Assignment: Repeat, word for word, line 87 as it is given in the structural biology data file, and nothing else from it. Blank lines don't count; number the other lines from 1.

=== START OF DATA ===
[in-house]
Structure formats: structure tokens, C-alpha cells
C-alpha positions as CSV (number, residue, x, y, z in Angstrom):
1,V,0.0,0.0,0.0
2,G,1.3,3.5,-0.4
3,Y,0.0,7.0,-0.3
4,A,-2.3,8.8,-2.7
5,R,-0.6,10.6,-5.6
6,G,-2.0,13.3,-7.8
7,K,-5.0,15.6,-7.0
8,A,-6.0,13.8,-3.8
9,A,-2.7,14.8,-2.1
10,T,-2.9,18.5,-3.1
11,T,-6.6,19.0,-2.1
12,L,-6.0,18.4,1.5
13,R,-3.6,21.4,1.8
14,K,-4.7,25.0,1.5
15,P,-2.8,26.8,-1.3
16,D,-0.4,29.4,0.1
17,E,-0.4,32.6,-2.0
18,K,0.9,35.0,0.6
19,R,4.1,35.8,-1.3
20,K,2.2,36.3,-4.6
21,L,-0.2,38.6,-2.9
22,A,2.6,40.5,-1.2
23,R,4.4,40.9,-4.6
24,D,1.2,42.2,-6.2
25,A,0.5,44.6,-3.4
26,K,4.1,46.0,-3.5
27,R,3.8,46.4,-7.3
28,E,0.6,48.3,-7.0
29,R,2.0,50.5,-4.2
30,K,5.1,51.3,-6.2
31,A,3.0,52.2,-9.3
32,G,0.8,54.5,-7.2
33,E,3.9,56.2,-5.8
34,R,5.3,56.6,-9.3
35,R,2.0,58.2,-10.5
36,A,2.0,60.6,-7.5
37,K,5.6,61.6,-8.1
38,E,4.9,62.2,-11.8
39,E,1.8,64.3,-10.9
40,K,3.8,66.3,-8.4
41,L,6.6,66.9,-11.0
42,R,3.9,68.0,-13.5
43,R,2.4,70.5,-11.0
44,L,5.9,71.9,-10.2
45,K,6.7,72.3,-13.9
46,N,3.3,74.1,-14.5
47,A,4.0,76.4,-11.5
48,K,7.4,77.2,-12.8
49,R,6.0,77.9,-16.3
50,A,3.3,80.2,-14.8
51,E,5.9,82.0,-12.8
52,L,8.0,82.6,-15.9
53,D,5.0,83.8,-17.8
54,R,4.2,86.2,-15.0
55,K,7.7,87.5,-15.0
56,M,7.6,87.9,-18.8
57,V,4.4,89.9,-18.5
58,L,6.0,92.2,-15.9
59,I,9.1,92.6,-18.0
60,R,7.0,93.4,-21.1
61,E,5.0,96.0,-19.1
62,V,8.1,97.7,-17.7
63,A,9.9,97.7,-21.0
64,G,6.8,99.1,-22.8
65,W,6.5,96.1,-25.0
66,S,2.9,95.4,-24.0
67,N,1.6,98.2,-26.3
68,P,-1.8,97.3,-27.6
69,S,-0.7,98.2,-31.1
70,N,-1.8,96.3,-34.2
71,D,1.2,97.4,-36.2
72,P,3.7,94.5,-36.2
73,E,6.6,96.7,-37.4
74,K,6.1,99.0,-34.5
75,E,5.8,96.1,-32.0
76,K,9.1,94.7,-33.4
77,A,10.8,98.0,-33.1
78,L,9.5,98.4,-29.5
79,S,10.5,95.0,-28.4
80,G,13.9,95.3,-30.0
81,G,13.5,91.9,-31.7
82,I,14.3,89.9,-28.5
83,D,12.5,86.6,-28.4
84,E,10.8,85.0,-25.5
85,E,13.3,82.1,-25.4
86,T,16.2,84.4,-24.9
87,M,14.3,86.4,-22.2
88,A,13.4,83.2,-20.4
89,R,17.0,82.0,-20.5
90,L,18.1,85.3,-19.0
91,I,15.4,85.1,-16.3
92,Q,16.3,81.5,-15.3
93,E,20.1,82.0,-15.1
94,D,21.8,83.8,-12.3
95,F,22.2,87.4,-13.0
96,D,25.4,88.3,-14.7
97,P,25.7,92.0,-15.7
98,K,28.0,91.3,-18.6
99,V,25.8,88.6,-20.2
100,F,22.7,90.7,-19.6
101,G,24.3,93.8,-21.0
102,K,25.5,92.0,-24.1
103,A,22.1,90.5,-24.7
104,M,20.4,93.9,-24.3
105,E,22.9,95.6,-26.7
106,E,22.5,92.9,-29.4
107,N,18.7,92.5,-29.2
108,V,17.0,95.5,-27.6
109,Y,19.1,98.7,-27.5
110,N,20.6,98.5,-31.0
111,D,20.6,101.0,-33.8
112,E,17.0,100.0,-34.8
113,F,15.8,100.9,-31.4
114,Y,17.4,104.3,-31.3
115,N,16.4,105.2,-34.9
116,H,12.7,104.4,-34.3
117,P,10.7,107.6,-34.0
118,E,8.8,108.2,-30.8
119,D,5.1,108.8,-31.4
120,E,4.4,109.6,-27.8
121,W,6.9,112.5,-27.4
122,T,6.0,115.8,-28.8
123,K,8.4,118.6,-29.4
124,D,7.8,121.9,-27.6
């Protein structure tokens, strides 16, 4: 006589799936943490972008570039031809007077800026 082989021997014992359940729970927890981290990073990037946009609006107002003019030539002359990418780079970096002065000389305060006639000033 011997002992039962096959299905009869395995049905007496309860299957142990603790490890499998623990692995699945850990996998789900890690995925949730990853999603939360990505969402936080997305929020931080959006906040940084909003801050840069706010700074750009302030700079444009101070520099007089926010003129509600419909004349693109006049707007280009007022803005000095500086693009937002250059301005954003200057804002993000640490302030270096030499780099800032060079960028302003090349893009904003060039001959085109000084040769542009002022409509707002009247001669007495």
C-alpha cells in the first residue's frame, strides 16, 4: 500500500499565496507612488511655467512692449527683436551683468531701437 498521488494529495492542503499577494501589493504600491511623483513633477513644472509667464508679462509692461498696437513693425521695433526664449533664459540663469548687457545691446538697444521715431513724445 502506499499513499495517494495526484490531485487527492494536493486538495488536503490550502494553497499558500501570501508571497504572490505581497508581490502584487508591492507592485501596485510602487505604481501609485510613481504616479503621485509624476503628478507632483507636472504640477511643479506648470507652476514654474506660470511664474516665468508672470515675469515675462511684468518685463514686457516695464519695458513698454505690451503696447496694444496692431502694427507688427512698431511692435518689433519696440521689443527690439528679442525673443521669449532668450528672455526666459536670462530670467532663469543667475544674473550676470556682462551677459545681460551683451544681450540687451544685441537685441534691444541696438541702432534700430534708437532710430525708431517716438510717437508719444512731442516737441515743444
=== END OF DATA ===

84,E,10.8,85.0,-25.5